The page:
Two millennia ago, delicate glass vessels that potentially served as containers for wine, water, exotic fragrances in ancient Rome, shattered and met their untimely demise. They found their way into the layers of the earth, going through the environmental changes that accompany erosion and corrosion, subject to humidity, temperature, mineral exposure, amongst others. In their present form, these shards of Roman glass are a range of gorgeous colors on the spectrum, from cerulean blues to notes of vibrant orange.
When Fiorenzo Omenetto, a materials scientist at Tufts University who co-authored the new paper, identified a shard during a visit at the Italian Institute of Technology’s Center for Cultural Heritage Technology, he had a eureka moment! Terming it the “wow glass”, this particular fragment was uncovered near the ancient city of Aquileia, Italy. The shard was put under the scientific lens, and led to the publishing of a brilliant new study in the Proceedings of the Natural Academy of Sciences (PNAS) .
Corrosion and Erosion: Nature the Ultimate Nanofabricator
Over the course of thousands of years, the molecules within the glass underwent a remarkable transformation, undergoing rearrangement and recombination with minerals. This intricate process led to the formation of what are scientifically known as photonic crystals—precisely ordered atomic arrangements that possess the unique ability to filter and reflect light in highly specific ways. These exquisite glass artifacts frequently find new life as components of jewelry, while their larger and more intact counterparts often grace the displays of esteemed museums.
A small sample of the ‘golden’ patina from a piece of Roman glass. (Florenzo Omenetto and Giulia Guidetti /PNAS)
Nature is often believed to be the ultimate nanofabricator. The applications of photonic crystals in modern technology can serve as the building blocks for creating waveguides, optical switches, and other cutting-edge devices that enable lightning-fast optical communications within computers and across the internet.
The “wow glass” prompted researchers to soon realize that what they were looking at was nanofabrication of photonic crystals by nature. “It’s really remarkable that you have glass that is sitting in the mud for two millennia and you end up with something that is a textbook example of a nanophotonic component,” said Omenetto.
By virtue of their engineered capacity to selectively block specific wavelengths of light while permitting others to pass through, photonic crystals play pivotal roles in the development of filters, lasers, mirrors, and even anti-reflection (stealth) devices.
The authors of this study have delved into the intricate atomic and mineral structures that emerged from the original silicate and mineral components of the glass. This process was modulated by factors such as the surrounding environment’s pH levels and the fluctuating groundwater levels within the soil, reports a press release by Tufts University .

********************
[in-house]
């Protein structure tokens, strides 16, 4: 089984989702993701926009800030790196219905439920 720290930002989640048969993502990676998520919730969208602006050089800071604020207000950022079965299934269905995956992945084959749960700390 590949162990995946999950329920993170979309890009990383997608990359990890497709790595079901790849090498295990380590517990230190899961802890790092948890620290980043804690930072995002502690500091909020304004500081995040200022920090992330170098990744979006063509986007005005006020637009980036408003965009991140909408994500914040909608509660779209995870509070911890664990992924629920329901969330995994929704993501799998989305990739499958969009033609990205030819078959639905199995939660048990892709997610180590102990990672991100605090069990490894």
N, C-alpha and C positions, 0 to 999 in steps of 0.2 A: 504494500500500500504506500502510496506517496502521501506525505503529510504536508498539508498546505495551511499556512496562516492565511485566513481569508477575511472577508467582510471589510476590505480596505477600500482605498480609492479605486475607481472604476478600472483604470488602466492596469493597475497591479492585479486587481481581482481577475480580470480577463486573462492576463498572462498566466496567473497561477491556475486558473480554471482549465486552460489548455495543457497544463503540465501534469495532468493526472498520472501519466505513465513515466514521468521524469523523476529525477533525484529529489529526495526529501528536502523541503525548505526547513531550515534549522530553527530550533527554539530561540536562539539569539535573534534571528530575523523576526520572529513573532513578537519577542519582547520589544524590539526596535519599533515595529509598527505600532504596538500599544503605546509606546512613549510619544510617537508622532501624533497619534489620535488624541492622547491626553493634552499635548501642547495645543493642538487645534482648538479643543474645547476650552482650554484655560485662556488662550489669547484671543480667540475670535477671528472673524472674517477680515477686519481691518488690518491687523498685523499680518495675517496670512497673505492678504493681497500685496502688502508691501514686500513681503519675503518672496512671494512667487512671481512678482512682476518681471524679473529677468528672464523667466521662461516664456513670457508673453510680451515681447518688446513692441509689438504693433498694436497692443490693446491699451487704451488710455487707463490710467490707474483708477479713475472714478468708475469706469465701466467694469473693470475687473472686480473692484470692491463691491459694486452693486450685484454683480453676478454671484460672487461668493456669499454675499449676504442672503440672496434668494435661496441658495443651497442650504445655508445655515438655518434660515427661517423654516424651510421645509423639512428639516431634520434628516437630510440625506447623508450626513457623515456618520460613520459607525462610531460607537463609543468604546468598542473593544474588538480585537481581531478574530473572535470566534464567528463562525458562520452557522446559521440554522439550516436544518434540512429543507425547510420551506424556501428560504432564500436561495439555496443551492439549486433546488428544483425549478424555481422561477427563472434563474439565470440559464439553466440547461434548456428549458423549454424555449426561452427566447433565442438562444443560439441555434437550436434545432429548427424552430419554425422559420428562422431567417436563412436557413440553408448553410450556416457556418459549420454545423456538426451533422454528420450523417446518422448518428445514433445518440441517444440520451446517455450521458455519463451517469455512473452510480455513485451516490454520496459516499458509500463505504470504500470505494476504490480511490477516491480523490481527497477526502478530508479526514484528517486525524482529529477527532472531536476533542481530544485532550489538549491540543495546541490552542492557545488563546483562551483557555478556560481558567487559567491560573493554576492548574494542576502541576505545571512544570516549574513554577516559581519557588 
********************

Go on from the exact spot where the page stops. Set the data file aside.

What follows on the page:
“This is likely a process of corrosion and reconstruction,” said Guidetti. “The surrounding clay and rain determined the diffusion of minerals and a cyclical corrosion of the silica in the glass. At the same time, the assembly of 100 nanometer-thick layers, combining the silica and minerals, also occurred in cycles.”
From the study depicts various views of aged Roman glass fragment and its iridescent patina. ( Giulia Guidetti/Tufts University )
Conducting a Chemical Analysis of Roman Glass: Alternating Silicone Layers and Patina
The chemical analysis conducted by the Italian Institute of Technology team dated the glass fragment to a period spanning from 100 BC to 100 AD, with indications pointing to its origin in the sands of Egypt, suggesting global trade during that era. The majority of the fragment retained its original dark green hue, while a millimeter-thick patina on its surface exhibited an almost flawless mirror-like gold reflection, reports Ars Technica .
The result is an incredibly ordered arrangement of hundreds of layers of crystalline matter. Omenetto and Guidetti utilized a novel scanning electron microscope capable of not only unveiling the material’s structure but also providing elemental analysis. Guidetti explained, “Basically, it’s an instrument that can tell you with high resolution what the material is made of and how the elements are put together.”
Their examination revealed that the patina possessed a hierarchical structure consisting of regularly alternating silica layers, each micrometers-thick and varying in density, akin to reflectors known as ‘Bragg stacks’. Each Bragg stack displayed strong reflection of specific, relatively narrow wavelengths of light. The golden mirror-like appearance of the patina was the result of the vertical stacking of multiple Bragg stacks.
“While the age of the glass may be part of its charm, in this case if we could significantly accelerate the process in the laboratory, we might find a way to grow optic materials rather than manufacture them,” Omenetto explained.
The glass represents an opportunity to understand the environmental history of the ever changing ground, due to the city’s evolution. This will help with understanding the natural histories of many places that possess these shards embedded in the soil, going forward.
Top image: A magnified perspective of photonic crystals present on the surface of ancient Roman glass. Source : Giulia Guidetti/Tufts University
By Sahir Pandey